Afghans riot over the KoranKABUL In rioting over charges that the Koran had been desecrated by U.S. forces, 4 Afghan protesters were killed and more than 60 injured Wednesday in the eastern city of Jalalabad.
In the worst anti-American demonstrations Afghanistan has seen in the three years since the fall of the Taliban, at least a dozen buildings were ransacked and burned. They included the governor's office, several government buildings, the UN mission compound and a number of offices belonging to aid groups.
Afghan Army troops and the police, together with U.S. forces, eventually quelled the riots after running clashes with protesters. Foreign nationals were evacuated from the city as their offices came under attack and the air became filled with smoke and gunfire. Government officials said that the violence appeared planned and that religious hard-liners and armed men had usurped what started as a student protest.
It was the second day of demonstrations by students in Jalalabad who were angered at a report in Newsweek magazine that U.S. interrogators at the Guantánamo Bay detention center in Cuba desecrated the Koran by placing it on toilets and, in one case, flushing a copy down the toilet.
The students carried banners condemning the action, chanted anti-American slogans and burned effigies of President George W. Bush. The protest passed peacefully Tuesday, but turned violent Wednesday, with hundreds of stone-throwing and stick-wielding demonstrators spreading across the city. Soon they were breaking into compounds, smashing cars and setting alight offices of the government and of foreign organizations.
The governor's office was set on fire as were the quarters of the Central Statistics Office, destroying all the census records, said a spokesman for the Interior Ministry, Lutfullah Mashal.
"The students were peaceful and were shouting," Mashal said. "But there were some specific, hard-line religious groups involved."
He added that the Pakistani Consulate, the city library and the regional television and radio station were also attacked.
The United Nations' main office and two guesthouses were also targets and staff members were evacuated, a UN spokeswoman said.
Aid organizations, including the Red Cross, Acbar, an umbrella group of non-governmental organizations, a French medical agency, Aide Medicale Internationale, and offices of the Women's Affairs Ministry and the Afghan Independent Human Rights Commission were attacked, residents said.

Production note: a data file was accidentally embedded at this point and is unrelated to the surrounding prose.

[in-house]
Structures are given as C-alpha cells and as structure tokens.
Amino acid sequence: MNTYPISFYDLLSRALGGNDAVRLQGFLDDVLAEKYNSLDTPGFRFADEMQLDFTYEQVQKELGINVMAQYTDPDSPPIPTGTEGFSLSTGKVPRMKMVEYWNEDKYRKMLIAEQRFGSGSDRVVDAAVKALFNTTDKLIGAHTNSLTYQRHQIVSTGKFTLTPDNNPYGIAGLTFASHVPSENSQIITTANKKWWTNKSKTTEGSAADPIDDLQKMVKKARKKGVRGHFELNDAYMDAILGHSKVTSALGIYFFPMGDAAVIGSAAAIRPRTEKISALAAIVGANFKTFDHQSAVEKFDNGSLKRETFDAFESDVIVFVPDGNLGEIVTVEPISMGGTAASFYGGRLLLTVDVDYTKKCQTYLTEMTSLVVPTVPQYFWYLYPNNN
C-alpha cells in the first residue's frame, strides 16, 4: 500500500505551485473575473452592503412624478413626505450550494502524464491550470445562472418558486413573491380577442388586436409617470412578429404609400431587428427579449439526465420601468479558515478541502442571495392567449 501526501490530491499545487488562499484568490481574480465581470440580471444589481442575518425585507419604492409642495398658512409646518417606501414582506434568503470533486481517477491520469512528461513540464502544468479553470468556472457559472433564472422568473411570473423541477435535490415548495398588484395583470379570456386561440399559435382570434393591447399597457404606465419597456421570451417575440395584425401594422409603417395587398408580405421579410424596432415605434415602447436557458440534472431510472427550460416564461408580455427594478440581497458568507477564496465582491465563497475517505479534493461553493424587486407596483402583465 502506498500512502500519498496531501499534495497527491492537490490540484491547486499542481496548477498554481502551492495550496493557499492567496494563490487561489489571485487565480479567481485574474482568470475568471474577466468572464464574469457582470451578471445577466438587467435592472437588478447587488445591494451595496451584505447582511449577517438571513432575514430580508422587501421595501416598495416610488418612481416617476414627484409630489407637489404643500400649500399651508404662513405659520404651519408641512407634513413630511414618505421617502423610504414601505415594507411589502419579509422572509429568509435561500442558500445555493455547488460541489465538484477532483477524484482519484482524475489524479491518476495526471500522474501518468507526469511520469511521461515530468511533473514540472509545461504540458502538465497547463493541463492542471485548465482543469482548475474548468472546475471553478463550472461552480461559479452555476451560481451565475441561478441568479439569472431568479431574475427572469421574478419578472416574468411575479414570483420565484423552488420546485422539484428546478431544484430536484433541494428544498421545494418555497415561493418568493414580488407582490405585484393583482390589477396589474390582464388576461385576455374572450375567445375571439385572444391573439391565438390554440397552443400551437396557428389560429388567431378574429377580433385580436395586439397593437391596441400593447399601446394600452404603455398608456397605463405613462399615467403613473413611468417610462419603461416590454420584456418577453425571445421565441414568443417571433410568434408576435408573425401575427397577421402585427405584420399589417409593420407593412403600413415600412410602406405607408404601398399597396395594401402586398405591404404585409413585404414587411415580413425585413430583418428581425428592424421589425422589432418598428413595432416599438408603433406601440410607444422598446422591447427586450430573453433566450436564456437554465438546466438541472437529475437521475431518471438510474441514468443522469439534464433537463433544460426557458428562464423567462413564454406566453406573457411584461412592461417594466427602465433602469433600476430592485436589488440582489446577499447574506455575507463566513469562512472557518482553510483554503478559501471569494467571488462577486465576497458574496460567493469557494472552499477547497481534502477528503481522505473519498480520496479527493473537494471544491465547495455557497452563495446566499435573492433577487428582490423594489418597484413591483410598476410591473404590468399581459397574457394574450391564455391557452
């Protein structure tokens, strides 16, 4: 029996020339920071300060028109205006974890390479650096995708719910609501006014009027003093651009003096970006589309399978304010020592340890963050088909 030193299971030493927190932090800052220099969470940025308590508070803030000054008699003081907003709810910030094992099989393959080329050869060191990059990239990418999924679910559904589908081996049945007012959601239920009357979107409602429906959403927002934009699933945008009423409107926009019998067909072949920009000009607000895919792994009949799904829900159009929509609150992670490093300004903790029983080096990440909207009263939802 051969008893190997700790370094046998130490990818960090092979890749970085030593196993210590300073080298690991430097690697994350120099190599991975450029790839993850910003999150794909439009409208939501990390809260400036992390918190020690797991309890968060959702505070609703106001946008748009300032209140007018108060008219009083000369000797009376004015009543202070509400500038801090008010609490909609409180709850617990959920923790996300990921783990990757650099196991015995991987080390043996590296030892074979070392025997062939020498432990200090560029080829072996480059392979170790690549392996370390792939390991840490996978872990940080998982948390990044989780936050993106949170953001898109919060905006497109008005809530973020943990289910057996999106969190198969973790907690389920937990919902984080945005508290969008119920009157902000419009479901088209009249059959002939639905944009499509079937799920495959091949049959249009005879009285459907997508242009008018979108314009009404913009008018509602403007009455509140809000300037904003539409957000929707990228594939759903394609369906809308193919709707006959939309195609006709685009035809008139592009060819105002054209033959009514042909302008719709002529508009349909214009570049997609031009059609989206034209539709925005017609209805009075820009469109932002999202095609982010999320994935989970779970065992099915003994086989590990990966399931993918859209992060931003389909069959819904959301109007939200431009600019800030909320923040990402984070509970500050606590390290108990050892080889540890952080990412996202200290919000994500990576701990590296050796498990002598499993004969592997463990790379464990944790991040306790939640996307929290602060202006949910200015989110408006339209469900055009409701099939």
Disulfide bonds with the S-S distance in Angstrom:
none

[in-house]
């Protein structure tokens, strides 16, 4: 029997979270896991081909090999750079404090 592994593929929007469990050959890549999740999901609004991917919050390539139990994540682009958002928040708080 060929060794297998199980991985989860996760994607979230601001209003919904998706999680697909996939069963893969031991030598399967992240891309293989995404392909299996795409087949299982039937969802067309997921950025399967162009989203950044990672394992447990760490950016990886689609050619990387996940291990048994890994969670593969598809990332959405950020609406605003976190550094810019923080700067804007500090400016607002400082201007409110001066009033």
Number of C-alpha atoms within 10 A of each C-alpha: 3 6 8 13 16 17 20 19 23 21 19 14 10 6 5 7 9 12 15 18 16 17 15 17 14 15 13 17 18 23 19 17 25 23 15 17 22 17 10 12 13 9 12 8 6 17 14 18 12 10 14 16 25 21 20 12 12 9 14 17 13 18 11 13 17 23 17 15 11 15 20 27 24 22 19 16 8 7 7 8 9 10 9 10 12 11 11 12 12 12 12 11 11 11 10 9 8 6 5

Demonstrations were also reported in several towns in eastern and southern Afghanistan but seem to have occurred peacefully. High school students in Wardak Province blocked the main road south from Kabul for an hour but were persuaded to disperse peacefully, said a local police chief, Basir Salangi.
President Hamid Karzai, on a visit to NATO headquarters in Brussels said while protests were a sign of newfound democracy, the violence and destruction were an indication of how much Afghanistan still needed foreign assistance. "Afghanistan's institutions, the police, the army, are not ready to handle protest and demos," he said.
Pentagon to investigate
At the Pentagon, a spokesman, Bryan Whitman, said Wednesday that the allegation that the Koran had been desecrated would be investigated, The Associated Press reported.
"This is a serious allegation and it's going to be looked into," Whitman said.
The United States is holding about 520 people at Guantánamo Bay, many of them Qaeda and Taliban suspects captured in Pakistan and Afghanistan following the attacks of Sept. 11, 2001, in the United States.
Whitman defended the treatment of detainees Wednesday.
"We have given great consideration to the detainees that we're holding and their religious practices," he said. "We've given them culturally appropriate meals, we give them opportunities to worship, we give them appropriate religious materials like the Koran."
The U.S. Southern Command, which oversees the Guantánamo operation, recently concluded an investigation into possible abuses at the prison that surfaced in e-mail from FBI officials assigned to the military base located in southeastern Cuba.
Another Pentagon spokesman, Lawrence DiRita, said Tuesday that the Southern Command's investigation was under review by the Justice Department since it involved FBI officials and a separate inquiry by the U.S. investigators.